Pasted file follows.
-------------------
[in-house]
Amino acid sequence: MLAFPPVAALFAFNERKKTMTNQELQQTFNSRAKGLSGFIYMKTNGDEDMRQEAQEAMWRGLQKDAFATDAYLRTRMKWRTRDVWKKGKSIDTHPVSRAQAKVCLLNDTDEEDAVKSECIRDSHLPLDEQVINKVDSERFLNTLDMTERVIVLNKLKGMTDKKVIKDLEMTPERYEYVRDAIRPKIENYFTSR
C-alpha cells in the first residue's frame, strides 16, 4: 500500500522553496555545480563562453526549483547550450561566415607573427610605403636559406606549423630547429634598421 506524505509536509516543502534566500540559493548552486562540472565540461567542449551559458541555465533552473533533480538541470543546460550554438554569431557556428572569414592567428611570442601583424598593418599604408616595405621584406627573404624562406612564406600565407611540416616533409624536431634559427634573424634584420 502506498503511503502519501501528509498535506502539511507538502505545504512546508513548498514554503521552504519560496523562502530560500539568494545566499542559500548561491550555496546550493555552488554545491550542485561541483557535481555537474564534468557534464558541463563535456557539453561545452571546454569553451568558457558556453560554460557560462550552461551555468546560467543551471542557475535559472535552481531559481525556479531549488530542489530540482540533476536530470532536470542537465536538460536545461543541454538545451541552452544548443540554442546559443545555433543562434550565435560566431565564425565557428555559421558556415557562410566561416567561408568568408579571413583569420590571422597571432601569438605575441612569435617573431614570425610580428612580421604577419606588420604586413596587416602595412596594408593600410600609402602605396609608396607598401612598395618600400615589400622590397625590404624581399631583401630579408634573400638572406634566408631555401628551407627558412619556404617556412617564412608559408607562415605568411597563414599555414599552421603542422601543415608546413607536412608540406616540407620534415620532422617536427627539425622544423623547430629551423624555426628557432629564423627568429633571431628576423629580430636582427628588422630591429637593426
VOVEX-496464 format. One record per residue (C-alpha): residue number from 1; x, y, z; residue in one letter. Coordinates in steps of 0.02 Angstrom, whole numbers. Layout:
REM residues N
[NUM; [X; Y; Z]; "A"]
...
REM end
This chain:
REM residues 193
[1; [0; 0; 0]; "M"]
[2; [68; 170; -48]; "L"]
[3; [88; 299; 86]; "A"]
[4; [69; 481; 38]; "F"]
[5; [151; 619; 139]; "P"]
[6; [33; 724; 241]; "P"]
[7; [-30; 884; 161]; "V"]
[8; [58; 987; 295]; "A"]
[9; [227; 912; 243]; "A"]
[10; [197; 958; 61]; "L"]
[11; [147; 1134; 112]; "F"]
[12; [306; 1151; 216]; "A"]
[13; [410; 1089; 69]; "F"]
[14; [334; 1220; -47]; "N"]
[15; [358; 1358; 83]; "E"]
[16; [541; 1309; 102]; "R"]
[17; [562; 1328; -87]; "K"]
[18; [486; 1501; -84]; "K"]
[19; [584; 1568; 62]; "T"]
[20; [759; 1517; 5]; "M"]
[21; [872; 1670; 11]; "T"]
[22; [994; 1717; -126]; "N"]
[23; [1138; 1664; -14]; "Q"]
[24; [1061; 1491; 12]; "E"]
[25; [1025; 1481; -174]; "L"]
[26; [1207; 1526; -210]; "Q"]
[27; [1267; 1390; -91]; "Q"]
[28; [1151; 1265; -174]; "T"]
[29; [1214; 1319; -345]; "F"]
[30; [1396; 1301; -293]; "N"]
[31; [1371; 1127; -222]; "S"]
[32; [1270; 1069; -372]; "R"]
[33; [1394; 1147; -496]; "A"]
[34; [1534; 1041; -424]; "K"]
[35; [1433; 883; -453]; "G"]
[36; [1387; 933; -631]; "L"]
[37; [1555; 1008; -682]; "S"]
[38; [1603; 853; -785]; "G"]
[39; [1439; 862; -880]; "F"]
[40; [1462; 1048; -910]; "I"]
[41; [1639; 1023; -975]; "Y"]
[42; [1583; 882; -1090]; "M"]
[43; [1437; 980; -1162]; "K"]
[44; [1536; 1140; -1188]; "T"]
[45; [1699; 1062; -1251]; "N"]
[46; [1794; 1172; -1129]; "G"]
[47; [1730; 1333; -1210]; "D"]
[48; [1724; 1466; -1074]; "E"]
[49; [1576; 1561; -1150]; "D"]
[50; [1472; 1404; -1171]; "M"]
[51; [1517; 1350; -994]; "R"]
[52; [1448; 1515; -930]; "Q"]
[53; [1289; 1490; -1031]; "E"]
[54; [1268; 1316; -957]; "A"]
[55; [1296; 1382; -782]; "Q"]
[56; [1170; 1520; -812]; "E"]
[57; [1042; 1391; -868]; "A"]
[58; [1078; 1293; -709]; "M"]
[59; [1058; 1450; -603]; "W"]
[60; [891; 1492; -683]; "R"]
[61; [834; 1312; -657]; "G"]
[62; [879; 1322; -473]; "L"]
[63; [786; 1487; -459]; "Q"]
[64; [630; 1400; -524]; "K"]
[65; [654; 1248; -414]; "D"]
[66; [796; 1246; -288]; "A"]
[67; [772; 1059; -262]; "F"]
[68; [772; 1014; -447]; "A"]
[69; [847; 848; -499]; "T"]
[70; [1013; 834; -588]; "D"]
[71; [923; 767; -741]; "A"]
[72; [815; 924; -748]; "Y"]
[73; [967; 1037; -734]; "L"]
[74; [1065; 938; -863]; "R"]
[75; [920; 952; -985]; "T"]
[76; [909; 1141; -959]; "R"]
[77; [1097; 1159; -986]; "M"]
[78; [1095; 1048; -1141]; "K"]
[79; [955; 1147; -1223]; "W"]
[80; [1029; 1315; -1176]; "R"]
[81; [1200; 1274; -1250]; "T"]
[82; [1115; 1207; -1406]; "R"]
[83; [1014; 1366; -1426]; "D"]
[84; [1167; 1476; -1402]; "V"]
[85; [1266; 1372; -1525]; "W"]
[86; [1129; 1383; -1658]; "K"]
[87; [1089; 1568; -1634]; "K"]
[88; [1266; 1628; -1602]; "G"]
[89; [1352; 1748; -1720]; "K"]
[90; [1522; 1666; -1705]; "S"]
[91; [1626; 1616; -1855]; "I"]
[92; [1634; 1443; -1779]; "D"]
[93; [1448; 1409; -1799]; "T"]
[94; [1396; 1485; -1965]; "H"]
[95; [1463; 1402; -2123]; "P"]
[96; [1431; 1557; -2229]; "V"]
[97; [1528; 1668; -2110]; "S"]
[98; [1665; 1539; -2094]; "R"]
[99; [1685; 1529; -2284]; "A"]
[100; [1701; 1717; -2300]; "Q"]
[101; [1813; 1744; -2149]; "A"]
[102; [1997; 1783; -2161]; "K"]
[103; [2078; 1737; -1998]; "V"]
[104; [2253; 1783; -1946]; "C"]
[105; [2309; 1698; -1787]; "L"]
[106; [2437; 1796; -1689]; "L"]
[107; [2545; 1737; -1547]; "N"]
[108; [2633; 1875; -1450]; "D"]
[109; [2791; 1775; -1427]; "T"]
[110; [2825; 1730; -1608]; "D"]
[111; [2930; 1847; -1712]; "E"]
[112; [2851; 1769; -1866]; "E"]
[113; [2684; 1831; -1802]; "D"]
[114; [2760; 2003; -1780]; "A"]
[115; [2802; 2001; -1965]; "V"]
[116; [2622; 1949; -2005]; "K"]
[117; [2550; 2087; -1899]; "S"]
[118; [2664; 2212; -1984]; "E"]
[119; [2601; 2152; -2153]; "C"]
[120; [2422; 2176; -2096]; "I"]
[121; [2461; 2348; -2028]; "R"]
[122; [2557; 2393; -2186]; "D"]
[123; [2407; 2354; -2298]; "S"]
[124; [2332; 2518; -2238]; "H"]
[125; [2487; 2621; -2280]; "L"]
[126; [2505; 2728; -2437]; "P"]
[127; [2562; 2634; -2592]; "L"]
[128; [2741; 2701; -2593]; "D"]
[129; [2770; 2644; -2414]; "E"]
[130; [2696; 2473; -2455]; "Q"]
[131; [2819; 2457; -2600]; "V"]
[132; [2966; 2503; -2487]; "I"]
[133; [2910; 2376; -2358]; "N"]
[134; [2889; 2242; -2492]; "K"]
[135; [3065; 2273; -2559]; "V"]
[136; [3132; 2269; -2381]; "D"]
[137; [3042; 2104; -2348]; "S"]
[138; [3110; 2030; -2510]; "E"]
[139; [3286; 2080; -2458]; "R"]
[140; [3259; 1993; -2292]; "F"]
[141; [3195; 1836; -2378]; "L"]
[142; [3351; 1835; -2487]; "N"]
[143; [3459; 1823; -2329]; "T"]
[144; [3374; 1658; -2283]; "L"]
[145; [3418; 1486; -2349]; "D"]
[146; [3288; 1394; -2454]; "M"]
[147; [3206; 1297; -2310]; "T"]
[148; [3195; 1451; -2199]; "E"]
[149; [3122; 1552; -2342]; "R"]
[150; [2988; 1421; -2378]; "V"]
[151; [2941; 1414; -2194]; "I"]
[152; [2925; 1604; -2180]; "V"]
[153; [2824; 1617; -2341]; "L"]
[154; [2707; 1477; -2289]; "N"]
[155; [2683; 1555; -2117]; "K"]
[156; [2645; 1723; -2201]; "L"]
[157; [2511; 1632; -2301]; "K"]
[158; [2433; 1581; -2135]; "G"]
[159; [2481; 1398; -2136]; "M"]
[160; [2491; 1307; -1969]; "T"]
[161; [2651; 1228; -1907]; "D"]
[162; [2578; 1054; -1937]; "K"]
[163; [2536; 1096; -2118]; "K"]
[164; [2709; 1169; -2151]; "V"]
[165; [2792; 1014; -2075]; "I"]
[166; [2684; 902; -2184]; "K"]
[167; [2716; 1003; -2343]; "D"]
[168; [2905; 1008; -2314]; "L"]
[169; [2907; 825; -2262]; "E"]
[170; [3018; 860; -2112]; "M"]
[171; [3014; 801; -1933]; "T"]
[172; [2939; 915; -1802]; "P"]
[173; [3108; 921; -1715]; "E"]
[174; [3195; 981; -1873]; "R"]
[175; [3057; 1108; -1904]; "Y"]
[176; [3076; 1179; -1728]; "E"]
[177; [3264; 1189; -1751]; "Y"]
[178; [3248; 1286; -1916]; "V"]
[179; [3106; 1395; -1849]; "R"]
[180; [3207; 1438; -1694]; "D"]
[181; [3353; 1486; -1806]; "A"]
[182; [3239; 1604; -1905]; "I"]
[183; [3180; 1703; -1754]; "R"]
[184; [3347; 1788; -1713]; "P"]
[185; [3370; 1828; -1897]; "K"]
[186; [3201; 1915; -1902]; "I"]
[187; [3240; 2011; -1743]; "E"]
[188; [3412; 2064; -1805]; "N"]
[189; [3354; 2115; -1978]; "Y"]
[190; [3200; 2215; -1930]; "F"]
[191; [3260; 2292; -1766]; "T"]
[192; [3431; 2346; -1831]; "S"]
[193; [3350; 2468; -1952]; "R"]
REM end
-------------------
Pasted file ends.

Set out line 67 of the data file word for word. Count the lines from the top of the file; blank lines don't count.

[57; [1042; 1391; -868]; "A"]